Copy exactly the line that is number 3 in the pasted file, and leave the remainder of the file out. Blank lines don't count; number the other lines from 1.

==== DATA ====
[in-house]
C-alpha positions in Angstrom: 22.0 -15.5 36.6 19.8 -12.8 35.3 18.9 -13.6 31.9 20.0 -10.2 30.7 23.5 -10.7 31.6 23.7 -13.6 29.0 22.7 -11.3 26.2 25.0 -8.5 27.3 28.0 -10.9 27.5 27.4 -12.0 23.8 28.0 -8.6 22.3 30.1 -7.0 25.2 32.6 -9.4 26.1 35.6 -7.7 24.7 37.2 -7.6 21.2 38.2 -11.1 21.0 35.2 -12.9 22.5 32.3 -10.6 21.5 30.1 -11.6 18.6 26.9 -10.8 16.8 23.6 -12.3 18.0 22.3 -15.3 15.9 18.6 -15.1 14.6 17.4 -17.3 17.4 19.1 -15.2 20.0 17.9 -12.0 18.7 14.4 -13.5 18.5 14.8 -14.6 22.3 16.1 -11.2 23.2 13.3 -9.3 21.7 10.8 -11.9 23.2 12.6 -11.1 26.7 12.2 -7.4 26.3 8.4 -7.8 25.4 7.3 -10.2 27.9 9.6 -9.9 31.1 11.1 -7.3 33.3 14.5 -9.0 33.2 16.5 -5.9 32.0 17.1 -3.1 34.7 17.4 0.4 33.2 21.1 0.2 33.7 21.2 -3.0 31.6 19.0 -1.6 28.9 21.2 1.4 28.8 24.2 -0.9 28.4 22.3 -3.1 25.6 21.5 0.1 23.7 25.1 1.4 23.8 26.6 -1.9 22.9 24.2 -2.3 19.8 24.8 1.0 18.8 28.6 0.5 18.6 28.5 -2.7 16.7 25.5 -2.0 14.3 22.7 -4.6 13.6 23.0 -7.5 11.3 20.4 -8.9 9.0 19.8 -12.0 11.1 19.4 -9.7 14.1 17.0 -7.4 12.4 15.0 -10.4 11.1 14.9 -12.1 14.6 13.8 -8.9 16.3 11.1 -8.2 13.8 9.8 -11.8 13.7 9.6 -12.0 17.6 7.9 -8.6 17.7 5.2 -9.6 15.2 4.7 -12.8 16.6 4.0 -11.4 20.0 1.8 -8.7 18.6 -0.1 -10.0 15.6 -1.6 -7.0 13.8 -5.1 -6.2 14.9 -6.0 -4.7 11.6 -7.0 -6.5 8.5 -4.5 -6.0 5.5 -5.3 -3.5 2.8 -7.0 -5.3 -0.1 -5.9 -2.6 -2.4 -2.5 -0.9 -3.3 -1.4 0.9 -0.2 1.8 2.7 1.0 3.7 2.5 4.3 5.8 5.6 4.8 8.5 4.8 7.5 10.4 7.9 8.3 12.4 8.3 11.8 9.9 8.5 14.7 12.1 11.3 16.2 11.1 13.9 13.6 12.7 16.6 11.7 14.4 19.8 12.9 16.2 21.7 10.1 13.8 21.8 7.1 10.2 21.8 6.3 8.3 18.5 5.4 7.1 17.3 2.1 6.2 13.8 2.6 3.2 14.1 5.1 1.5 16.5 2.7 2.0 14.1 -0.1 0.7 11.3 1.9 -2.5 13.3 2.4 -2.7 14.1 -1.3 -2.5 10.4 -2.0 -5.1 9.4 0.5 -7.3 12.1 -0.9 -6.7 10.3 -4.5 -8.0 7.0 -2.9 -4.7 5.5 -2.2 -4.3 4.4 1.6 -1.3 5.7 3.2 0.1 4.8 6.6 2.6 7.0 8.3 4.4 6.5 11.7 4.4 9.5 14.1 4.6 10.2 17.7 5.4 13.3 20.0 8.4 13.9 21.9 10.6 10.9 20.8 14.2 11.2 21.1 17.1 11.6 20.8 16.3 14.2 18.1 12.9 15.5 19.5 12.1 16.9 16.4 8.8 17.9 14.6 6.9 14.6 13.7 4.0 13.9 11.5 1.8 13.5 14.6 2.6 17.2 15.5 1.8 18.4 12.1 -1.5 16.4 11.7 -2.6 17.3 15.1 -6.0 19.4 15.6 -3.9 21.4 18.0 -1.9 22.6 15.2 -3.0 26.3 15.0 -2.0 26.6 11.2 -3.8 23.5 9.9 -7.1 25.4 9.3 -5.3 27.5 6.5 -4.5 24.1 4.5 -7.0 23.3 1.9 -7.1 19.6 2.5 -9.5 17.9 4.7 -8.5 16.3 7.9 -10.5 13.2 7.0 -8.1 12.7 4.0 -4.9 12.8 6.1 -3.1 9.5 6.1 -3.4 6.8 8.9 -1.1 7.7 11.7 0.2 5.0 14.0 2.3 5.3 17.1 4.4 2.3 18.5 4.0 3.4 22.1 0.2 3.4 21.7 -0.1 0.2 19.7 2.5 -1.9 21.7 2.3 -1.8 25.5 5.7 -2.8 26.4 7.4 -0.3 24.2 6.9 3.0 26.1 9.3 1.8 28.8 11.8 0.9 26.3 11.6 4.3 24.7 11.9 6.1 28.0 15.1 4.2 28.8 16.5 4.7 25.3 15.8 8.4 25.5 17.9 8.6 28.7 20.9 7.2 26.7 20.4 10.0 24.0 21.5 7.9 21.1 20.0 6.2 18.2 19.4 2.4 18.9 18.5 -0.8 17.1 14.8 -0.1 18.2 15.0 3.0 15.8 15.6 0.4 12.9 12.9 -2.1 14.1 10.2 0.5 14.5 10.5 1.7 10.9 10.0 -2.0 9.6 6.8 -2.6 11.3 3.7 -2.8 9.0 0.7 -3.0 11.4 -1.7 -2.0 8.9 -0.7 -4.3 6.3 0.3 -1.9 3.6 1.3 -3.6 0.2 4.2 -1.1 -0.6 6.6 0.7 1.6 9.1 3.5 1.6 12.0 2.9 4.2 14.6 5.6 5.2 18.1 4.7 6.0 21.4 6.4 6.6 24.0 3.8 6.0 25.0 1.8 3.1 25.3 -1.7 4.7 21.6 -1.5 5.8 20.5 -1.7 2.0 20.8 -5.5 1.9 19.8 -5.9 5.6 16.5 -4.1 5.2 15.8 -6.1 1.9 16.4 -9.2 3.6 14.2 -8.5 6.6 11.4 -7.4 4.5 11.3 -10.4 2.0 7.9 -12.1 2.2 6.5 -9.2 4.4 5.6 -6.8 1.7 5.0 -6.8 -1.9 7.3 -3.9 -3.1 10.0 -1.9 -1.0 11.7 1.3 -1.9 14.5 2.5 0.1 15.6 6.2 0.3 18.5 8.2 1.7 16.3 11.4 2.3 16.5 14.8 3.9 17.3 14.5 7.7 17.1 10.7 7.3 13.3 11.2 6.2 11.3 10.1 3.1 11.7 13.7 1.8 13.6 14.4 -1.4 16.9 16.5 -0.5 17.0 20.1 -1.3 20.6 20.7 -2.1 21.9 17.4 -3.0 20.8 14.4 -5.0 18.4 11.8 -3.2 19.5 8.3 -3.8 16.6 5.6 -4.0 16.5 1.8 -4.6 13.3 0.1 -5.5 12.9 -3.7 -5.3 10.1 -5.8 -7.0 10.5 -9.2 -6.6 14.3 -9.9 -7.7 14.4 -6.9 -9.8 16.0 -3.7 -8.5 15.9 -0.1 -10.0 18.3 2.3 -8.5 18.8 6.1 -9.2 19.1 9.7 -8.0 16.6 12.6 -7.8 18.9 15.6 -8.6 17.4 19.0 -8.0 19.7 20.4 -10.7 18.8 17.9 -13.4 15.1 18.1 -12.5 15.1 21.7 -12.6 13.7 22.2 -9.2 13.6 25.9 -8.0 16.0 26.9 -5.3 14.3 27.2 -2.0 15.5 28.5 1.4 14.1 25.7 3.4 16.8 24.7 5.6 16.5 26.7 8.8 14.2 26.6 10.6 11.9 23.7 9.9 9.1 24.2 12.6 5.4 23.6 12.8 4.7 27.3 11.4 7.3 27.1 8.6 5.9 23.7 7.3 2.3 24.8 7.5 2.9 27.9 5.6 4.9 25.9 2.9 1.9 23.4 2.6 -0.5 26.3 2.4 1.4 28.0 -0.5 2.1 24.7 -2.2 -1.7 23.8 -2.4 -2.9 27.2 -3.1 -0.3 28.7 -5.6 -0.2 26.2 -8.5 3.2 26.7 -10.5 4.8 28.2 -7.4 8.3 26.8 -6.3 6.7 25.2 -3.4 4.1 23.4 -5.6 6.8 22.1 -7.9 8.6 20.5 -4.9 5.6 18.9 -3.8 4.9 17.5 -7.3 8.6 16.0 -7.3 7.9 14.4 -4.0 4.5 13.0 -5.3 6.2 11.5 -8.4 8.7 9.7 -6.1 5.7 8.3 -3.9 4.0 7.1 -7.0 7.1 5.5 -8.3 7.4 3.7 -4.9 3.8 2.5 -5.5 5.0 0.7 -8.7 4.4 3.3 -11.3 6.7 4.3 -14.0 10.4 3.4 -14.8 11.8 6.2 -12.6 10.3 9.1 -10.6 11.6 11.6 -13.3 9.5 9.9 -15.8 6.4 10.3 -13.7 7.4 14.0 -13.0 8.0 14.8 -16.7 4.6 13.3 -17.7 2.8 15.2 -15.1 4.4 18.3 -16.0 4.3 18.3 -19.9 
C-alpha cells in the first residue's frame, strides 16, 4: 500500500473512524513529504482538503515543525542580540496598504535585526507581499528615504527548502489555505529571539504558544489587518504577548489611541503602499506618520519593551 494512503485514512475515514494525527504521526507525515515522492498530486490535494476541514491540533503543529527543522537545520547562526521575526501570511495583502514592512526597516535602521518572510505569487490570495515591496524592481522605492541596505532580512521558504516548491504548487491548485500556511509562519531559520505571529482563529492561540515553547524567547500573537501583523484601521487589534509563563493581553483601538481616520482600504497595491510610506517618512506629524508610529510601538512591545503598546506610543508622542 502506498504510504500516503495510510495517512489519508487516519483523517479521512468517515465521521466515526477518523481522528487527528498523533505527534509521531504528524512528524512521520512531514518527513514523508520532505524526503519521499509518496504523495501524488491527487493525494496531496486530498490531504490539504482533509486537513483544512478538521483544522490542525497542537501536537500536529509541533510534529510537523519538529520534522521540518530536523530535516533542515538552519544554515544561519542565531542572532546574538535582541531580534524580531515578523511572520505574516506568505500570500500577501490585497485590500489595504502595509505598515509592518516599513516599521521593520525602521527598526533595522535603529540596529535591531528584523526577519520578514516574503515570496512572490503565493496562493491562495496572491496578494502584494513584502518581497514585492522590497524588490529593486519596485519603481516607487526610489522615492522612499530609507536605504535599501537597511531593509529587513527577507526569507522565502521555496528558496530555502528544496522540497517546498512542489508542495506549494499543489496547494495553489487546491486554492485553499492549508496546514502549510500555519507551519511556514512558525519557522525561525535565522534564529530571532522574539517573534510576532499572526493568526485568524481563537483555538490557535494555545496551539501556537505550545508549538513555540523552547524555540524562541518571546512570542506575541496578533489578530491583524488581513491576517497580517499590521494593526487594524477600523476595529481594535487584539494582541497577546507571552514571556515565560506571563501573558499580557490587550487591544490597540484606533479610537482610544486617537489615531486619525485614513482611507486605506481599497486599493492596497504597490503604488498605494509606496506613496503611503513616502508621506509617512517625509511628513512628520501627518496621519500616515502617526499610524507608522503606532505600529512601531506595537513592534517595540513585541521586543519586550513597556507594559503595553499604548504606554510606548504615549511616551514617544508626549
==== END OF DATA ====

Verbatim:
C-alpha cells in the first residue's frame, strides 16, 4: 500500500473512524513529504482538503515543525542580540496598504535585526507581499528615504527548502489555505529571539504558544489587518504577548489611541503602499506618520519593551 494512503485514512475515514494525527504521526507525515515522492498530486490535494476541514491540533503543529527543522537545520547562526521575526501570511495583502514592512526597516535602521518572510505569487490570495515591496524592481522605492541596505532580512521558504516548491504548487491548485500556511509562519531559520505571529482563529492561540515553547524567547500573537501583523484601521487589534509563563493581553483601538481616520482600504497595491510610506517618512506629524508610529510601538512591545503598546506610543508622542 502506498504510504500516503495510510495517512489519508487516519483523517479521512468517515465521521466515526477518523481522528487527528498523533505527534509521531504528524512528524512521520512531514518527513514523508520532505524526503519521499509518496504523495501524488491527487493525494496531496486530498490531504490539504482533509486537513483544512478538521483544522490542525497542537501536537500536529509541533510534529510537523519538529520534522521540518530536523530535516533542515538552519544554515544561519542565531542572532546574538535582541531580534524580531515578523511572520505574516506568505500570500500577501490585497485590500489595504502595509505598515509592518516599513516599521521593520525602521527598526533595522535603529540596529535591531528584523526577519520578514516574503515570496512572490503565493496562493491562495496572491496578494502584494513584502518581497514585492522590497524588490529593486519596485519603481516607487526610489522615492522612499530609507536605504535599501537597511531593509529587513527577507526569507522565502521555496528558496530555502528544496522540497517546498512542489508542495506549494499543489496547494495553489487546491486554492485553499492549508496546514502549510500555519507551519511556514512558525519557522525561525535565522534564529530571532522574539517573534510576532499572526493568526485568524481563537483555538490557535494555545496551539501556537505550545508549538513555540523552547524555540524562541518571546512570542506575541496578533489578530491583524488581513491576517497580517499590521494593526487594524477600523476595529481594535487584539494582541497577546507571552514571556515565560506571563501573558499580557490587550487591544490597540484606533479610537482610544486617537489615531486619525485614513482611507486605506481599497486599493492596497504597490503604488498605494509606496506613496503611503513616502508621506509617512517625509511628513512628520501627518496621519500616515502617526499610524507608522503606532505600529512601531506595537513592534517595540513585541521586543519586550513597556507594559503595553499604548504606554510606548504615549511616551514617544508626549